The enormous loss of life during and immediately after World War I made many people think differently about the value of human life. According to historian Doris Bergen, the war “seemed to many Europeans to prove that human life was cheap and expendable.”
That attitude may have prompted some individuals to embrace a new movement growing in Germany, England, and the United States to “improve the race” through eugenics. Eugenicists believed that they could “raise the present miserably low standard of the human race” by “breeding the best with the best” and eliminating so-called “racially defective” human beings.
In 1920, Karl Binding and Alfred Hoche published a pamphlet that built on these ideas from eugenics and sparked a national debate in Germany. Binding, a lawyer, stated what the two men saw as the problem: “There are living people to whom death would be a release, and whose death would simultaneously free society and the state from carrying a burden which serves no conceivable purpose, except that of providing an example of the greatest unselfishness.”
The question was whether to permit the state to destroy those lives. Hoche, a psychiatrist, argued:
In the prosperous times of the past, the question of whether one could justify making all necessary provision for such dead-weight existences was not pressing. But now things have changed, and we must take it up seriously. Our situation resembles that of participants in a difficult expedition: the greatest possible fitness of everyone is the inescapable condition of the endeavor’s success, and there is no room for half-strength, quarter-strength, or eighth-strength members. For a long time, the task for us Germans will be the most highly intensified integration of all possibilities—the liberation of every available power for productive ends. Fulfilling this task is opposed by the modern efforts to maintain (as much as possible) every kind of weakling and to devote care and protection to all those who (even if they are not mentally dead) are constitutionally less valuable elements. These efforts have particular importance through the fact that, so far, preventing these defective people from reproducing has not even been seriously attempted. . . .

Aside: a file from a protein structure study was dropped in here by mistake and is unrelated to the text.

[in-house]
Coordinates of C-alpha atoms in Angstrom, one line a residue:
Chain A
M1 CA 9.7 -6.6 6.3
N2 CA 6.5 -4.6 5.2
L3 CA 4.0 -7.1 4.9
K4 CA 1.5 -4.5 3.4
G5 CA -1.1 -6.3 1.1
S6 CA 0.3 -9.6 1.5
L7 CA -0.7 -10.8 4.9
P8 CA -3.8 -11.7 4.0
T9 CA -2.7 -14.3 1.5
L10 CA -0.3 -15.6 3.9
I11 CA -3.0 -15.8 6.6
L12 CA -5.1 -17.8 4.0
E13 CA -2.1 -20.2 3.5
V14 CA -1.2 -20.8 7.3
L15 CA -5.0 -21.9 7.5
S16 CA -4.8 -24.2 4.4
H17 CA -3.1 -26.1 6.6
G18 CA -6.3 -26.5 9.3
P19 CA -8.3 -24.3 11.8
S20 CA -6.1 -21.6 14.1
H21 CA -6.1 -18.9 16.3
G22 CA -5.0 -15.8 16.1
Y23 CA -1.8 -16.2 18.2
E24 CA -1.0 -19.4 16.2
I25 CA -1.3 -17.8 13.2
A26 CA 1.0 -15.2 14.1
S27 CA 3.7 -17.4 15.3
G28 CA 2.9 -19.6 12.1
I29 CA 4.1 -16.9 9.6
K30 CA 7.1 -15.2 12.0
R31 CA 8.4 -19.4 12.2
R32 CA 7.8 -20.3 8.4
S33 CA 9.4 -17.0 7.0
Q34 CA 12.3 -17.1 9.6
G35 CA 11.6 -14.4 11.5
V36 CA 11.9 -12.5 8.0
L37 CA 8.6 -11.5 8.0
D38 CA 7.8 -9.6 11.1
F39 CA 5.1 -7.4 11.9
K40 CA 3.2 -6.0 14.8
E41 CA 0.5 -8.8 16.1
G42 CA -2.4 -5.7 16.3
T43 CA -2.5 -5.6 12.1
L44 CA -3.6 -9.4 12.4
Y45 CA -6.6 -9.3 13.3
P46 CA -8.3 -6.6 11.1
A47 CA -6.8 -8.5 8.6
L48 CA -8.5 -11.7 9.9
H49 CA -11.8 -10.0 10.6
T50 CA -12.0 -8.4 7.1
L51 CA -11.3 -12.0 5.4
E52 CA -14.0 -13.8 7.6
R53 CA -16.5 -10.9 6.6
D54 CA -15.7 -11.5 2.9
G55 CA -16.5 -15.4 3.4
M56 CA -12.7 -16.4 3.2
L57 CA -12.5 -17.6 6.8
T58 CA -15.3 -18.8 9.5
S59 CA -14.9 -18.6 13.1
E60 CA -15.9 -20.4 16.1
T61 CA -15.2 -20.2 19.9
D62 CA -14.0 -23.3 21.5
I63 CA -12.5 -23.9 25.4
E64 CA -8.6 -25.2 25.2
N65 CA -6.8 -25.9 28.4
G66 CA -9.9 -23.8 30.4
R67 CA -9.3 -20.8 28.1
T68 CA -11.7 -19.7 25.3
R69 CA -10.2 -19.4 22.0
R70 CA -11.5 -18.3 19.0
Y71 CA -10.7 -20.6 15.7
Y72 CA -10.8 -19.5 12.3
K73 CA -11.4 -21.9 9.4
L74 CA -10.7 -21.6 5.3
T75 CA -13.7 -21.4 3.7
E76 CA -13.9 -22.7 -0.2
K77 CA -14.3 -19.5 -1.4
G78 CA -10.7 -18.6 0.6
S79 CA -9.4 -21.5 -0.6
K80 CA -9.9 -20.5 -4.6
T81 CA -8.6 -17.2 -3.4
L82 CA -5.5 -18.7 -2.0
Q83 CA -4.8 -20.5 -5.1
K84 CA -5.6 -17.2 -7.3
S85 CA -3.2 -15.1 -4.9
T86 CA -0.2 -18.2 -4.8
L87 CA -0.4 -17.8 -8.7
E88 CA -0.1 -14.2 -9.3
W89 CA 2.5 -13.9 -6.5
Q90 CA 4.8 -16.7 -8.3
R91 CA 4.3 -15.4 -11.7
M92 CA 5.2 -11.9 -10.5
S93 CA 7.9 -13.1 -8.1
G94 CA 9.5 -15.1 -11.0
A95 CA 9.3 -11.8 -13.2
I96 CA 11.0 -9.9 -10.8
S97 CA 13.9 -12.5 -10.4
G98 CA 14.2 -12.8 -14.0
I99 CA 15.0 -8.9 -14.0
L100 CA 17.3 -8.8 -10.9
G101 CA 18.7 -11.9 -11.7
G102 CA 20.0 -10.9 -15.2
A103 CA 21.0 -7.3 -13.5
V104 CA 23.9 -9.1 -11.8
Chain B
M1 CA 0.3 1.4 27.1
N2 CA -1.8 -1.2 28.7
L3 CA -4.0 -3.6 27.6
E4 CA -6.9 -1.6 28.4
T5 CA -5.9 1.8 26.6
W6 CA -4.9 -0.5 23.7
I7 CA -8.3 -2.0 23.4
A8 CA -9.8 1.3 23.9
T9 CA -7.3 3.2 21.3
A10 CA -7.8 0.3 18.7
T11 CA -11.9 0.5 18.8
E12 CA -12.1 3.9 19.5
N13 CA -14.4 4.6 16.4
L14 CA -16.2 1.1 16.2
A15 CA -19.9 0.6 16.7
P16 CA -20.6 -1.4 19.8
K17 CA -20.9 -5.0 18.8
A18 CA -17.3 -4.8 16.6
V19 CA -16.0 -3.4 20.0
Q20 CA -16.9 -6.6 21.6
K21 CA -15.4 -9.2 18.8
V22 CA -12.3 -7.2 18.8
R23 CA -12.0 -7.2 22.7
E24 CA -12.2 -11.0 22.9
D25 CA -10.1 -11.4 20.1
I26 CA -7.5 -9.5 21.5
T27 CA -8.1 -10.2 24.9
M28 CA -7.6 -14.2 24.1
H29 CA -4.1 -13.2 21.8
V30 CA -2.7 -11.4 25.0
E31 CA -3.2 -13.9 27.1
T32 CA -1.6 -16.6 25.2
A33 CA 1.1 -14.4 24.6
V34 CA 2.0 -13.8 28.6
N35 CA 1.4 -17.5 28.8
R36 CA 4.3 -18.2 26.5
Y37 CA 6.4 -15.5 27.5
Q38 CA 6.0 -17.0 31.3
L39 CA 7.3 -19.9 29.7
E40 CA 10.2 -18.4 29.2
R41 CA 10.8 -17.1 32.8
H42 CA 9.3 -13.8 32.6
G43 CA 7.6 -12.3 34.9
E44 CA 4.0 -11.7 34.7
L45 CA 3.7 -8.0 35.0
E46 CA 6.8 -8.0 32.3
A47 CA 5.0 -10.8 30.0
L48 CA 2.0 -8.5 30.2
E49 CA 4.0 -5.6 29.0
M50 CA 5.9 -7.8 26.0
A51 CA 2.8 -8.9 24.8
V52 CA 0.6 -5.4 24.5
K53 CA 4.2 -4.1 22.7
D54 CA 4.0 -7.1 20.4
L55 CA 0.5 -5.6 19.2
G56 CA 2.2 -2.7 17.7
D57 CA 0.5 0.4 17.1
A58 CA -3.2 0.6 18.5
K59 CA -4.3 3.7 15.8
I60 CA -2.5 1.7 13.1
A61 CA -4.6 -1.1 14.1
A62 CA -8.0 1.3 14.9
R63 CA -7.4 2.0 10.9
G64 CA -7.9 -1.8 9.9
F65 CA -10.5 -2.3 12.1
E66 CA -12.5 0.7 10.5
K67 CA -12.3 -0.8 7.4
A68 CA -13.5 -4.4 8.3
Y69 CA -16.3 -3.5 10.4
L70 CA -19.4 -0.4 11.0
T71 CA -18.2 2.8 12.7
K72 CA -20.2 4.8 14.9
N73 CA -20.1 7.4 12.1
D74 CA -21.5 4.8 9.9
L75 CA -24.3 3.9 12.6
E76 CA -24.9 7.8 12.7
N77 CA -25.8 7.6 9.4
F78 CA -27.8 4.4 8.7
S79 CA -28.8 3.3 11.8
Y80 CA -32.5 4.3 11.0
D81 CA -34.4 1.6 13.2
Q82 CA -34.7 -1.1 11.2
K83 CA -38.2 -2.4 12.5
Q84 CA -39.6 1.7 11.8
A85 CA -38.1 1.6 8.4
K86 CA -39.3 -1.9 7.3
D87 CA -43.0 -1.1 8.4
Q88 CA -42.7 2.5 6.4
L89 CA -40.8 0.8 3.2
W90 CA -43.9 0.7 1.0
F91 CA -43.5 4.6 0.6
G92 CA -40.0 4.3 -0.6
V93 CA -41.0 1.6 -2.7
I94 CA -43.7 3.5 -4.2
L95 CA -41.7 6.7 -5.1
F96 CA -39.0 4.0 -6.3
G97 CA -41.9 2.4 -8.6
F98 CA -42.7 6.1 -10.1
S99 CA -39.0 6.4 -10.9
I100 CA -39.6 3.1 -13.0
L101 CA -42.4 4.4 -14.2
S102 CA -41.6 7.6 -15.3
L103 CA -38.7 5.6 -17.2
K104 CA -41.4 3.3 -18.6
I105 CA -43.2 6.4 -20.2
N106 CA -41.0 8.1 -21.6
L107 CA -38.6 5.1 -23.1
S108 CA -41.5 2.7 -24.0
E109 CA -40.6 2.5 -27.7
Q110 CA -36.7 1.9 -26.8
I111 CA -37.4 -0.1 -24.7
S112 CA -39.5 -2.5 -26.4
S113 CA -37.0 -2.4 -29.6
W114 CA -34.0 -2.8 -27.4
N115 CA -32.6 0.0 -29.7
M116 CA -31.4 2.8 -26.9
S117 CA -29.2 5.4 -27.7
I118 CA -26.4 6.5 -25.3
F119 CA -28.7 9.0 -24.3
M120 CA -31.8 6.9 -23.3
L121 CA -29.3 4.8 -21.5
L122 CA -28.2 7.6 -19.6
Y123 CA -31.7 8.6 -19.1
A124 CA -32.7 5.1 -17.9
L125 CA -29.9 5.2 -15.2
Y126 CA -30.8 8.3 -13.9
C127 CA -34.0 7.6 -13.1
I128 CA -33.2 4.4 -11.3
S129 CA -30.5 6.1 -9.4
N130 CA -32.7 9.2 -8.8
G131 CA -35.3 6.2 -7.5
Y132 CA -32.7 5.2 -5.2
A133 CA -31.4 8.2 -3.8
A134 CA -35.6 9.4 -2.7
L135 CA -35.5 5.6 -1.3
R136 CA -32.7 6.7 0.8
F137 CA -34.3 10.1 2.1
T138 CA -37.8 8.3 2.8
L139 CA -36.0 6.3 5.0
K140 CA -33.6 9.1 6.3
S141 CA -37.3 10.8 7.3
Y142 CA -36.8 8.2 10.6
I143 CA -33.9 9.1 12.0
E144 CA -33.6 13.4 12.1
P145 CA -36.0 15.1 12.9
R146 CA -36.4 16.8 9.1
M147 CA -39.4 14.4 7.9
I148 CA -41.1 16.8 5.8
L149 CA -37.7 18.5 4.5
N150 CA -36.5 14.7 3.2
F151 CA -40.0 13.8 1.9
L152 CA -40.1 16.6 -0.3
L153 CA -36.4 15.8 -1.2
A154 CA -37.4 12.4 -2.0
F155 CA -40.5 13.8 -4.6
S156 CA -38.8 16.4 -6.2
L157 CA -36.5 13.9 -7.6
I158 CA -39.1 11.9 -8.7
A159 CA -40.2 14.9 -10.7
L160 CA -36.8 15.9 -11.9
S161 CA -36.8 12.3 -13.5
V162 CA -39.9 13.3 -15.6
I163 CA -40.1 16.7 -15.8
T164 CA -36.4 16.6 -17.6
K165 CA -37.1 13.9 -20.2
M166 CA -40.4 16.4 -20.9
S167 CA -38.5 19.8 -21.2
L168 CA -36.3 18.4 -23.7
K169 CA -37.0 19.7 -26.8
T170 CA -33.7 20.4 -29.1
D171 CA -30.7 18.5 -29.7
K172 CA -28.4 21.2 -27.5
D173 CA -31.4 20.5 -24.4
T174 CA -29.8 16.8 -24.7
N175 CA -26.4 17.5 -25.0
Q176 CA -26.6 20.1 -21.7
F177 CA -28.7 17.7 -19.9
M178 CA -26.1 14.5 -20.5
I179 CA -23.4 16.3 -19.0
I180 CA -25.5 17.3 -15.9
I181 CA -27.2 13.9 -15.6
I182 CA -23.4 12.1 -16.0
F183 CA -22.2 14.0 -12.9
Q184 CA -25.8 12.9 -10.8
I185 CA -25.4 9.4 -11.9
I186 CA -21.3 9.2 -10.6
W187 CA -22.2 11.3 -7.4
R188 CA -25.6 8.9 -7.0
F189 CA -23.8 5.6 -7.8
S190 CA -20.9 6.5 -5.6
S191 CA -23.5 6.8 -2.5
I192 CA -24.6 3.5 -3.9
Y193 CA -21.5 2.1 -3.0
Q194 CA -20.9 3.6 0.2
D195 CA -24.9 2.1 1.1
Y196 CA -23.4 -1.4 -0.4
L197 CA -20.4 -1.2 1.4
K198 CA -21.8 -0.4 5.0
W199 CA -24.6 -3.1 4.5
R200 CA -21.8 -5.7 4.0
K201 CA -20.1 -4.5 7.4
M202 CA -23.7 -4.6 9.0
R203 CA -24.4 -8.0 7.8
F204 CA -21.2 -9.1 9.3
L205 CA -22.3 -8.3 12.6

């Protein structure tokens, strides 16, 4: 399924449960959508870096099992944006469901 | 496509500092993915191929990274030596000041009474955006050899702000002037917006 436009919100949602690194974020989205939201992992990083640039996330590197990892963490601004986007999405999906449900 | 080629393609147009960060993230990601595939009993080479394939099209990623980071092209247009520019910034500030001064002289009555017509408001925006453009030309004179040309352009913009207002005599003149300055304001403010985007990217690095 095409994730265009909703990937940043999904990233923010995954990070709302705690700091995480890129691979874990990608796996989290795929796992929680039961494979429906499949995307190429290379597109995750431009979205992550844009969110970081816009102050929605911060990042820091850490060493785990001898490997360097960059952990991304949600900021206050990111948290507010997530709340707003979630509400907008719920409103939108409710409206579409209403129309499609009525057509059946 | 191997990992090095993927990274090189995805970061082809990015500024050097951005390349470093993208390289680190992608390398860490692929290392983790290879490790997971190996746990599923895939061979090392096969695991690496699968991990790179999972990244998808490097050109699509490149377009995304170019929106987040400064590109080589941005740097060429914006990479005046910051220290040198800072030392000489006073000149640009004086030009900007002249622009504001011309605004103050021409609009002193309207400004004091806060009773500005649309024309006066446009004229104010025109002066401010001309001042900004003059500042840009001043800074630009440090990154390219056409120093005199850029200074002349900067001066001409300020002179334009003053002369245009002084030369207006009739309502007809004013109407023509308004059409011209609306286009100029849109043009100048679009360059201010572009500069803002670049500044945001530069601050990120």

The next issue to explore is whether the selection of these lives, which have finally become worthless for the individual and for society, can be accomplished with such certainty that mistakes and errors can be excluded.
This concern can only arise among lay people. For physicians, there is not the slightest question that this selection can be carried out with one hundred percent certainty and, indeed, with a much higher degree of certainty than can be found in deciding about the mental health or illness of convicted criminals.
For physicians, there are many indisputable, scientifically established criteria by which the impossibility of recovery for mentally dead people can be recognized . . .
Naturally, no doctor would conclude with certainty that a two- or three-year-old was suffering permanent mental death. But, even in childhood, the moment comes when this prediction can be made without doubt.
In 1920, most people in Germany did not agree that the needs of society should dictate who should live or die. But a growing number, including Adolf Hitler and members of his Nazi Party, were intrigued by the idea.
- What argument do Karl Binding and Alfred Hoche make in defense of their position? How might the enormous loss of life on the battlefields of World War I have given credence to their ideas?
- What do those ideas mean for a nation’s universe of obligation?
- Can a government and society whose highest ideal is the value of individual human life tolerate the ideas of Binding and Hoche?